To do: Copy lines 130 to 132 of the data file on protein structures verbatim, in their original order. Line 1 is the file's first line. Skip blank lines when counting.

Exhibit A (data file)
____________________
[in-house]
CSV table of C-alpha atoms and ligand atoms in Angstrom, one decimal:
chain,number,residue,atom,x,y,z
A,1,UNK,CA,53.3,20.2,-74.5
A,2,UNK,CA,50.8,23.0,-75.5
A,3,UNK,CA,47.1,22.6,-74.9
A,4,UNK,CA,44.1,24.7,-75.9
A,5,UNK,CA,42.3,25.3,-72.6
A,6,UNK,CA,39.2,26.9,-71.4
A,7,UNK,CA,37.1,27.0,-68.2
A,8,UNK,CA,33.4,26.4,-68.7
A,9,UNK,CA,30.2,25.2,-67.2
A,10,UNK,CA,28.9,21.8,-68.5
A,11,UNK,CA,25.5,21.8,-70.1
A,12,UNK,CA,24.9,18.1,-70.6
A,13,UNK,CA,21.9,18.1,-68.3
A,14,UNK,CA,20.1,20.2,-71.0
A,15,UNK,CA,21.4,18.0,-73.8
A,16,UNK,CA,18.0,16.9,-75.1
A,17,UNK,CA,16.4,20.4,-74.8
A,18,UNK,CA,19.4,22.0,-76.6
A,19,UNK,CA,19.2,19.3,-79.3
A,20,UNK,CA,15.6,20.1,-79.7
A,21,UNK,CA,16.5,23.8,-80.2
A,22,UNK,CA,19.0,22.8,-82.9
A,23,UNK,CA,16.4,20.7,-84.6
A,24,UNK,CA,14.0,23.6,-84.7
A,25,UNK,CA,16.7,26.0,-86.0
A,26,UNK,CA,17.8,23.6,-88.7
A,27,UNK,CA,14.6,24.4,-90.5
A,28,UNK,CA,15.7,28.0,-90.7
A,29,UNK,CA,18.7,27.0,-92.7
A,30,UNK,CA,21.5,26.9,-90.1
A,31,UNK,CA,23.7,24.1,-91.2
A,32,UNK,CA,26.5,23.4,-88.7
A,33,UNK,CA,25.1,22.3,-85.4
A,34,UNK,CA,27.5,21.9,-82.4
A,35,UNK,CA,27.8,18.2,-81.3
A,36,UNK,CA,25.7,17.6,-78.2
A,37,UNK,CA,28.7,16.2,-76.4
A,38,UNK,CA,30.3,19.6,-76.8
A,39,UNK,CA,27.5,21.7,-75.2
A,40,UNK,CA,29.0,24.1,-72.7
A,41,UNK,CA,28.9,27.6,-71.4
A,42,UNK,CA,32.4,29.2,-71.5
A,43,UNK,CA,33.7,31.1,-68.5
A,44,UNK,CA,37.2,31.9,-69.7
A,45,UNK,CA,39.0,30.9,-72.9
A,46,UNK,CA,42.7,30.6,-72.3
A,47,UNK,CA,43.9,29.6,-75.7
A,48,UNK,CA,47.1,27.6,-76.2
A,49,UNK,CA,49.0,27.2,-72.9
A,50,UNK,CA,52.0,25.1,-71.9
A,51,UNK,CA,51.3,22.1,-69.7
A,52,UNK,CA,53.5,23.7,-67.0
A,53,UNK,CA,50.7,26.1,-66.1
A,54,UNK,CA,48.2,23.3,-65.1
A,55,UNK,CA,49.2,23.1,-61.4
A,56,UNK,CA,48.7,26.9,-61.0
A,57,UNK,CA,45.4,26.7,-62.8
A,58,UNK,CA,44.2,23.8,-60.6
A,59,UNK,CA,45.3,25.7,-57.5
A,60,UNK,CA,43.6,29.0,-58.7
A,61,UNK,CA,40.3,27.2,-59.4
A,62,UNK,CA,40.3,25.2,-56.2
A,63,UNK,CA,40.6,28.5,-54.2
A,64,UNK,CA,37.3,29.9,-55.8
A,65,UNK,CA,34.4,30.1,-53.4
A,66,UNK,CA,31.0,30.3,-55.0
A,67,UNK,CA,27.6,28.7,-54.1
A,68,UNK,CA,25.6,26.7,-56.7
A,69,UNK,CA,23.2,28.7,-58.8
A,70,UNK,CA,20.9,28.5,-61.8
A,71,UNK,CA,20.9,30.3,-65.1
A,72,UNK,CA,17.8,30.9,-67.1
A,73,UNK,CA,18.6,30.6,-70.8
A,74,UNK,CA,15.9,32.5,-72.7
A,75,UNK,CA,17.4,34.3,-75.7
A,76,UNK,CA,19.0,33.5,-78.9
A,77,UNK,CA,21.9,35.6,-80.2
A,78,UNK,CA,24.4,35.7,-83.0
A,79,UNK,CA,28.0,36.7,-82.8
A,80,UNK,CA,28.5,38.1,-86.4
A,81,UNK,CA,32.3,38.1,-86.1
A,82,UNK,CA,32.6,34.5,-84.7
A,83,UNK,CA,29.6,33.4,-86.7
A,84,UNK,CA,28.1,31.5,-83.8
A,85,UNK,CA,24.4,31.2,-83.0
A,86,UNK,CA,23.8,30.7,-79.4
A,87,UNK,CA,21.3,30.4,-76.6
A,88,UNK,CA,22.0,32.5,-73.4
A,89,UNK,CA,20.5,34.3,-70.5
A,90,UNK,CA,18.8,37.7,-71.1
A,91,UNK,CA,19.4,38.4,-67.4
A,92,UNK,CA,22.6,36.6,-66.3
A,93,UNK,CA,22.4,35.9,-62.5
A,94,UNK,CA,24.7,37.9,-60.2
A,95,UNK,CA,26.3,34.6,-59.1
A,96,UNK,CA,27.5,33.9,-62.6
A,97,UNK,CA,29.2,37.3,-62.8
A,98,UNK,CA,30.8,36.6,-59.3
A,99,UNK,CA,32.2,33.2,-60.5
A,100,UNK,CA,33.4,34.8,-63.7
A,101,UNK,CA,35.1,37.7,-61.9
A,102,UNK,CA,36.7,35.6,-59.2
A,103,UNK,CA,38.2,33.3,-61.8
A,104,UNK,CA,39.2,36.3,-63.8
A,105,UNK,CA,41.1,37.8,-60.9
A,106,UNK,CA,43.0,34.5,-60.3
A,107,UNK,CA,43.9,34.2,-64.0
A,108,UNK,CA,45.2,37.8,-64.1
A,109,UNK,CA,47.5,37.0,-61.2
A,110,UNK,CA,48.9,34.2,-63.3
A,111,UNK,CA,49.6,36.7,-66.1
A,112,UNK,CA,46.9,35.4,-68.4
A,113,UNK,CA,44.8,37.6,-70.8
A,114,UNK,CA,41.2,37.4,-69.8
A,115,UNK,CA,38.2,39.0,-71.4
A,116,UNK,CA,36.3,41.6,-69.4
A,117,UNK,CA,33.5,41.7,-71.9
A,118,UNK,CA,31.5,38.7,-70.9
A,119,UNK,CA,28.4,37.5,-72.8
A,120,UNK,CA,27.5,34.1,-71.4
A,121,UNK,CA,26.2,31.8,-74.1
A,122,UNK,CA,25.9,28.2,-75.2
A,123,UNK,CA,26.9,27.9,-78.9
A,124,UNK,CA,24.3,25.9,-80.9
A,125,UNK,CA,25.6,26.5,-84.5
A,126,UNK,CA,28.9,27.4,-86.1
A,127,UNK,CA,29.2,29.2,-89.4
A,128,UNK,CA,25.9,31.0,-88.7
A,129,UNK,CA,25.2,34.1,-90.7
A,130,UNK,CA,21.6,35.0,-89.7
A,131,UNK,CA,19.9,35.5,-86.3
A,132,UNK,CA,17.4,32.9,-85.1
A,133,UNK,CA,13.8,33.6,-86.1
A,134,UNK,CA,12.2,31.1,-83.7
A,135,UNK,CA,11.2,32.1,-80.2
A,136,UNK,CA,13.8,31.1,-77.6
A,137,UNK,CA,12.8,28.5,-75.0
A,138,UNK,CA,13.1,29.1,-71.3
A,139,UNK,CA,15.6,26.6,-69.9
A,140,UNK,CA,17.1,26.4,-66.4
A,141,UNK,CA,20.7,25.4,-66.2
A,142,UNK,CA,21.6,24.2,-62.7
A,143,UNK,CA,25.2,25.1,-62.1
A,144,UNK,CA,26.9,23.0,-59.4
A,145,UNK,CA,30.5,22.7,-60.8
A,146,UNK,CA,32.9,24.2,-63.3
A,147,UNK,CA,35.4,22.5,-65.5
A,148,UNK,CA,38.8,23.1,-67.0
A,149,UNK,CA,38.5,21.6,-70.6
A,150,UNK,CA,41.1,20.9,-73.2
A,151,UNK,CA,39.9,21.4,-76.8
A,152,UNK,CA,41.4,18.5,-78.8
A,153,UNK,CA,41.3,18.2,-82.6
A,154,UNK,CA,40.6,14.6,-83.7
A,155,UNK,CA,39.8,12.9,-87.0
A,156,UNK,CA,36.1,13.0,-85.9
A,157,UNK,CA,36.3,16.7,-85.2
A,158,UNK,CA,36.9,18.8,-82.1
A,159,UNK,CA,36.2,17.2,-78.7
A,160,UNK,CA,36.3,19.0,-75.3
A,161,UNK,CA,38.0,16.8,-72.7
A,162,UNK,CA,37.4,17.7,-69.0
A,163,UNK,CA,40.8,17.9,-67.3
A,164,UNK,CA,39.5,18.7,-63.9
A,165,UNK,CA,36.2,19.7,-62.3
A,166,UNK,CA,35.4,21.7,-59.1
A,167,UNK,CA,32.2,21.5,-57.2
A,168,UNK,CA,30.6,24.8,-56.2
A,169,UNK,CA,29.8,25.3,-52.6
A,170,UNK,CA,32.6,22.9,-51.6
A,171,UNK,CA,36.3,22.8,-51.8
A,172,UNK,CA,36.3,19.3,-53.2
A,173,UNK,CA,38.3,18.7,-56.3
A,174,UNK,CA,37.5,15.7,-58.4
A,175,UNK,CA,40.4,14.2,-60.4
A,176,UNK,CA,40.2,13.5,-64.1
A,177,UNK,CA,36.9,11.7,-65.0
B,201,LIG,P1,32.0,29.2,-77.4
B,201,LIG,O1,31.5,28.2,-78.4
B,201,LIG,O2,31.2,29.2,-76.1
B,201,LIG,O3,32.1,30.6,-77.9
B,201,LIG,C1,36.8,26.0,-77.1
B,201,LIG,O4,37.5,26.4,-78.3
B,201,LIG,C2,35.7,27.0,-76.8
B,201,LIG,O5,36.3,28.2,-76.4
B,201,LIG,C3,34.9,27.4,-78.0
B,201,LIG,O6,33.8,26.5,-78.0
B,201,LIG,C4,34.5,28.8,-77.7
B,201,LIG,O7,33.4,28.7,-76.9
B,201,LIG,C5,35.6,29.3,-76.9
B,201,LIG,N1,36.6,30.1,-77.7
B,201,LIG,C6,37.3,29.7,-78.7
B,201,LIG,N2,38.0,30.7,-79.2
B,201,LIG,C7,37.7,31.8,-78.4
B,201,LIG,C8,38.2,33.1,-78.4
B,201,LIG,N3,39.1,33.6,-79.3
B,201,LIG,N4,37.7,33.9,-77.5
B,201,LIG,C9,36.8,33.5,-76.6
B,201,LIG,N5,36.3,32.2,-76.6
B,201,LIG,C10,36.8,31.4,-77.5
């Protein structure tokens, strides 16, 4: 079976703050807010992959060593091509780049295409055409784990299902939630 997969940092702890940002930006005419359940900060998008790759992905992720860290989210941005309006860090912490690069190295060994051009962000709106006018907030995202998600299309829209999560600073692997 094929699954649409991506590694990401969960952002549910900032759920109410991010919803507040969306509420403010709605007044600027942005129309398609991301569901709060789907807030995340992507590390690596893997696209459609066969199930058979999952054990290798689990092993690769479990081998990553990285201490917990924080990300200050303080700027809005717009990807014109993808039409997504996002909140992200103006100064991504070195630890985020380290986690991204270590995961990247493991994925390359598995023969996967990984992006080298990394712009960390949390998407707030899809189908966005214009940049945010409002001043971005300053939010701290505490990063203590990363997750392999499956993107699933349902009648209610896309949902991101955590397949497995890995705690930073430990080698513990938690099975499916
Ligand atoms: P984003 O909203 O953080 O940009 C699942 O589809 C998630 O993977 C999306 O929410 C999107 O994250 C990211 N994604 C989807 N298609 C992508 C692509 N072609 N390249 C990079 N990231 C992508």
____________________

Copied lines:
A,127,UNK,CA,29.2,29.2,-89.4
A,128,UNK,CA,25.9,31.0,-88.7
A,129,UNK,CA,25.2,34.1,-90.7